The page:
“You need diversity and exposure. It can’t be all sanitized,” Jones said when asked of the extracurricular programs that include women of all ages, races and socio-economic backgrounds. The support groups, especially, are all inclusive and a way for victims and survivors to share resources, discuss problems unique to them, and offer up solutions and ways to cope with the trauma that they have been subjected to.

“Love is the most powerful force in the world. You heal the whole person by showing them love, hope, self-esteem and self-confidence,” Jones said. And the way to do that is through community events and outings that connect the survivors to their passions and talents by building relationships. Trafficking is a very isolated lifestyle and some victims and survivors lose their family in the process. Even though everything has been traumatic for them, they learn the beauty of friendships through bonding with others, all while creating new memories and experiences that connect to happy memories.

The annual Break the Chains of Human Trafficking Gala, now in its 8th year, is held every November and is one event that helps the ladies step out of their comfort zone as well asraising funds for the center. There is a cocktail hour, a raffle, auctions, $100 plates and live music, but the highlight is the Survivor Spotlight where some of the ladies tell their stories and give updates on their life as a survivor. They all step out in style with dresses donated from “INSERT HERE” and debut their elegant looks on the dance floor as they ballroom dance with gentlemen volunteers. What may be seen as a fancy fundraising party to the naked eye is a golden opportunity for the women to present themselves to family and friends in a new light and to take up space replacing old traumatic horrifying memories with newer better ones.

Recently there has been an uptick about human sex trafficking in the news and while awareness is being raised on the act itself, it is important to know how you can identify victims and SAFELY help them. Here are several indicators and red flags according to the State of Ohio’s website on human trafficking that could alert you to someone being exploited:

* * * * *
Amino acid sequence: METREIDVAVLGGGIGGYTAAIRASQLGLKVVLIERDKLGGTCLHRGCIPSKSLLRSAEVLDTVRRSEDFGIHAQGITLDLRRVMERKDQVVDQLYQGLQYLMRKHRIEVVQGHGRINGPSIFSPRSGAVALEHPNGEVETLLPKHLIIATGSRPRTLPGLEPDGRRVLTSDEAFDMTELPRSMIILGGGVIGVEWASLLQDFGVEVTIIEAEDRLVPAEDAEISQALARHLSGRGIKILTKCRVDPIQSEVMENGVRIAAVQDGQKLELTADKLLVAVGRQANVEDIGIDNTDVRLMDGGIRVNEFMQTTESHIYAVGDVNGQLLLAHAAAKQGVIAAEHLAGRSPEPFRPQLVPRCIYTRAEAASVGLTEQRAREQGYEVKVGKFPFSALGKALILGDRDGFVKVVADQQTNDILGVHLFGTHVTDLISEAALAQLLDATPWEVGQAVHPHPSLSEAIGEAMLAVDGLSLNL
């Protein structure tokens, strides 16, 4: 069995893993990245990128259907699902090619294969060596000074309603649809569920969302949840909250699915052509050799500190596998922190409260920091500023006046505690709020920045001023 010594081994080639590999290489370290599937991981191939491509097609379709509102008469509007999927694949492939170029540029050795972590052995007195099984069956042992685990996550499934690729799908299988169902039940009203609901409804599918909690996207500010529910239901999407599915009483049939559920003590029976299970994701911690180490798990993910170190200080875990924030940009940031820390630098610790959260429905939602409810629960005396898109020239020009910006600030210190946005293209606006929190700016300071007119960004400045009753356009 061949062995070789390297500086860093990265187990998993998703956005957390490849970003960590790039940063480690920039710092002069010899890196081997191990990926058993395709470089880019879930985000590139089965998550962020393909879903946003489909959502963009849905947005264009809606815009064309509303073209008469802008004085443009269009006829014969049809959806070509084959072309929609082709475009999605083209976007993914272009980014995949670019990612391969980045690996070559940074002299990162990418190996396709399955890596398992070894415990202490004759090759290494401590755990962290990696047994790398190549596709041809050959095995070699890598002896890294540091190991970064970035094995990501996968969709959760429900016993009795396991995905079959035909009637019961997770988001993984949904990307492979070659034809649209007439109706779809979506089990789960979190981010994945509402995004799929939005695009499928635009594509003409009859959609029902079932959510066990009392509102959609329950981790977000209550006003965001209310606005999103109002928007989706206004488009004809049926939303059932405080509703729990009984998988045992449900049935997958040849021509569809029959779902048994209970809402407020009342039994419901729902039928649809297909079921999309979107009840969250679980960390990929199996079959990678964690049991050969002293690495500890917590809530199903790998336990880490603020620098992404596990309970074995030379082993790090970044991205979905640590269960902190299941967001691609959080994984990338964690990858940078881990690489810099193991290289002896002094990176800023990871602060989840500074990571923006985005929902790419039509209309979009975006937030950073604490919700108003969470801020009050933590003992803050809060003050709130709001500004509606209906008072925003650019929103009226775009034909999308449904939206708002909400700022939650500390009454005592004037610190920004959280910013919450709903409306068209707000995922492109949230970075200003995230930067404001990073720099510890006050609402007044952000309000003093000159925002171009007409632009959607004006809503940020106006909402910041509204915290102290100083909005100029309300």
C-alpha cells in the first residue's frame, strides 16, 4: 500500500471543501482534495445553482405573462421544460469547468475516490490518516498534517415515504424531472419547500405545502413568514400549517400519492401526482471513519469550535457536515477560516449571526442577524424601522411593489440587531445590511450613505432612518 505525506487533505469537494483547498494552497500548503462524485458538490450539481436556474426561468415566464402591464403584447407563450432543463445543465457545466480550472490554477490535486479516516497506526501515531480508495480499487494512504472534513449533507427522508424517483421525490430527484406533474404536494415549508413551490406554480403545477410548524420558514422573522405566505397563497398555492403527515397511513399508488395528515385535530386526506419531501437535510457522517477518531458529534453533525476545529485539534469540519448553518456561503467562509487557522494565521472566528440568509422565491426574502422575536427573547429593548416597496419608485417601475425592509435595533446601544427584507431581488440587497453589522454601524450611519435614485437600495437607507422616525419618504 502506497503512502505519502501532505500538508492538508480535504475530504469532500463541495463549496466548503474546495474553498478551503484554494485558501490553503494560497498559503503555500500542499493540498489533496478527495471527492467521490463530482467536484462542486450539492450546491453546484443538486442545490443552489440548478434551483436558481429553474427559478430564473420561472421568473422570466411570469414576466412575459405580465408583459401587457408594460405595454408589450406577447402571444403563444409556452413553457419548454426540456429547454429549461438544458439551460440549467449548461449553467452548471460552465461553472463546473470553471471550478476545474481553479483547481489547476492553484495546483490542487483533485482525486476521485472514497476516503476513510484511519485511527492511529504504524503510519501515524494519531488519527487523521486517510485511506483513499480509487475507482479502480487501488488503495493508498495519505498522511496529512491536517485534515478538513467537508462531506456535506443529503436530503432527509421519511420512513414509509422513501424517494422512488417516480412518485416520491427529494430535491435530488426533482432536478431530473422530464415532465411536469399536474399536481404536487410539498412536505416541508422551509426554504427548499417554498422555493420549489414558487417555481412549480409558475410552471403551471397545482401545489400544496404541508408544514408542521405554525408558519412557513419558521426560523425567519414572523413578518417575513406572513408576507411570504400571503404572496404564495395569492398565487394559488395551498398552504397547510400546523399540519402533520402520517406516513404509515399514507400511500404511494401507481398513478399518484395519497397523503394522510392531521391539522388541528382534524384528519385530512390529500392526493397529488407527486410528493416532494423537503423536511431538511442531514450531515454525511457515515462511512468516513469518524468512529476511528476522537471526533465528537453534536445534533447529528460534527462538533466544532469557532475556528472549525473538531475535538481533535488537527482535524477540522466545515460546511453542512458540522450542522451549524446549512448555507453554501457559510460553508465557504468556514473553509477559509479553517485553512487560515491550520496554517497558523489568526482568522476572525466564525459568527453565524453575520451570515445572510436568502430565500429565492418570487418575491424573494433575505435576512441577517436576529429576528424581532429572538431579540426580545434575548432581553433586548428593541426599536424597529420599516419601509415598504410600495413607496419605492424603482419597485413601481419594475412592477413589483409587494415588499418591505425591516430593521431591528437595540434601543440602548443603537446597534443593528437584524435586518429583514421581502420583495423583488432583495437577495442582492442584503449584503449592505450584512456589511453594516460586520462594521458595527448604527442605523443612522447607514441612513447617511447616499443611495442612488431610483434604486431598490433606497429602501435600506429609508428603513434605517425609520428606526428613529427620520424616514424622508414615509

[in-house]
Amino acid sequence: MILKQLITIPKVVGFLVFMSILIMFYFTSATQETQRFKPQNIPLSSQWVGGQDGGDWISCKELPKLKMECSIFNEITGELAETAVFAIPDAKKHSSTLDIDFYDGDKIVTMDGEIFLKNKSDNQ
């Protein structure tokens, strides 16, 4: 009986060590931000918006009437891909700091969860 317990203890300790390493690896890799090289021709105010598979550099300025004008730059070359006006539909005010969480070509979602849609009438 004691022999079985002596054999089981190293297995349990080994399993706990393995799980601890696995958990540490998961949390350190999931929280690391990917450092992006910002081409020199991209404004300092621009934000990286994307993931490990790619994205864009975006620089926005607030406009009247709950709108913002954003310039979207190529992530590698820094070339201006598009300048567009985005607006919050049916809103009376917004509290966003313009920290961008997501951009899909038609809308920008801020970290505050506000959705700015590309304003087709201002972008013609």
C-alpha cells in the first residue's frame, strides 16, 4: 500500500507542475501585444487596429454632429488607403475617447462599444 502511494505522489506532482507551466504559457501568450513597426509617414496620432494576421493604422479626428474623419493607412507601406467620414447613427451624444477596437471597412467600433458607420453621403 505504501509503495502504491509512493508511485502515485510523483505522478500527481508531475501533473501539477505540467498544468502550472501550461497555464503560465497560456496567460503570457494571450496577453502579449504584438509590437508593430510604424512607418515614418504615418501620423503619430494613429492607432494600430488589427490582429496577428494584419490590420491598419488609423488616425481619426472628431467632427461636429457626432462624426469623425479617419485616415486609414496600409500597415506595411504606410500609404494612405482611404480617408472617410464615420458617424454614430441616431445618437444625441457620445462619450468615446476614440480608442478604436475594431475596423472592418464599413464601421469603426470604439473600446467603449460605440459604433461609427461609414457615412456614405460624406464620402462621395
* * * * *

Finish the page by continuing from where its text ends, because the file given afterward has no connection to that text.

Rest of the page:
• Living with employer
  • Poor living conditions
  • Multiple people in cramped space
  • Inability to speak to individual alone
  • Answers appear to be scripted and rehearsed
  • Employer is holding identity documents
  • Signs of physical abuse
  • Submissive or fearful
  • Unpaid or paid very little
  • Under 18 and in prostitution

Some victims may be too afraid to receive your help, but if you are able to speak with the individuals alone, then ask them questions like- Can they come and go as they please? Have you been hurt or threatened if you tried to leave? Has your family been threatened? Where do you sleep or eat? If you think someone is being trafficked, do not try to save them yourself because you could possibly end up doing more harm. Call 911 for immediate help and then follow up with the 24-hour, multi-lingual National Human Trafficking Hotline 1-888-373-7888.

Other ways that you can help RJEC are by going on the website to find out how to donate money, time or provide a service or expertise for victims and survivors. If you are a business, first responder, federal employee, educator or in law enforcement, human trafficking training is available to you. For more information visit the RJEC website www.rjecempower.org